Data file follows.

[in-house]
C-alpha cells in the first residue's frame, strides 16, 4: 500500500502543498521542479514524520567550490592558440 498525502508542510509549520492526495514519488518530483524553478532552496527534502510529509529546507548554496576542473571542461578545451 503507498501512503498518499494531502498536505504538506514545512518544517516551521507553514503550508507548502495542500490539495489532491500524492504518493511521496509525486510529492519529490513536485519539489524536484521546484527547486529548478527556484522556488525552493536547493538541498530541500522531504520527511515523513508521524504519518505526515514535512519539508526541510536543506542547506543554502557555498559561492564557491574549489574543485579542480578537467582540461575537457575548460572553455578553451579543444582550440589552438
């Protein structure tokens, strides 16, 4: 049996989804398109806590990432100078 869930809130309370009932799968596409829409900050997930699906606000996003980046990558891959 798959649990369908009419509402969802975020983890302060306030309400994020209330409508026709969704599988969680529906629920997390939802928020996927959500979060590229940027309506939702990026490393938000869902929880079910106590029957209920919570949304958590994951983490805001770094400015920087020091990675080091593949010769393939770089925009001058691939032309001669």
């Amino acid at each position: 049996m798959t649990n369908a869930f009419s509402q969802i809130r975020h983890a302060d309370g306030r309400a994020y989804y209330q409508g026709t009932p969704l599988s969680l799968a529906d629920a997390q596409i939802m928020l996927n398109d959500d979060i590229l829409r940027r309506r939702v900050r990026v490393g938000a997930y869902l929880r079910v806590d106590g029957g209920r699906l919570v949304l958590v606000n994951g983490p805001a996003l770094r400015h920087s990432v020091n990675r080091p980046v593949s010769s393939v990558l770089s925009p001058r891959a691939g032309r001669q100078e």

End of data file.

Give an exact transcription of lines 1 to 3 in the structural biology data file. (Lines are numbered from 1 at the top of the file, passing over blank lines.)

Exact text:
[in-house]
C-alpha cells in the first residue's frame, strides 16, 4: 500500500502543498521542479514524520567550490592558440 498525502508542510509549520492526495514519488518530483524553478532552496527534502510529509529546507548554496576542473571542461578545451 503507498501512503498518499494531502498536505504538506514545512518544517516551521507553514503550508507548502495542500490539495489532491500524492504518493511521496509525486510529492519529490513536485519539489524536484521546484527547486529548478527556484522556488525552493536547493538541498530541500522531504520527511515523513508521524504519518505526515514535512519539508526541510536543506542547506543554502557555498559561492564557491574549489574543485579542480578537467582540461575537457575548460572553455578553451579543444582550440589552438
């Protein structure tokens, strides 16, 4: 049996989804398109806590990432100078 869930809130309370009932799968596409829409900050997930699906606000996003980046990558891959 798959649990369908009419509402969802975020983890302060306030309400994020209330409508026709969704599988969680529906629920997390939802928020996927959500979060590229940027309506939702990026490393938000869902929880079910106590029957209920919570949304958590994951983490805001770094400015920087020091990675080091593949010769393939770089925009001058691939032309001669």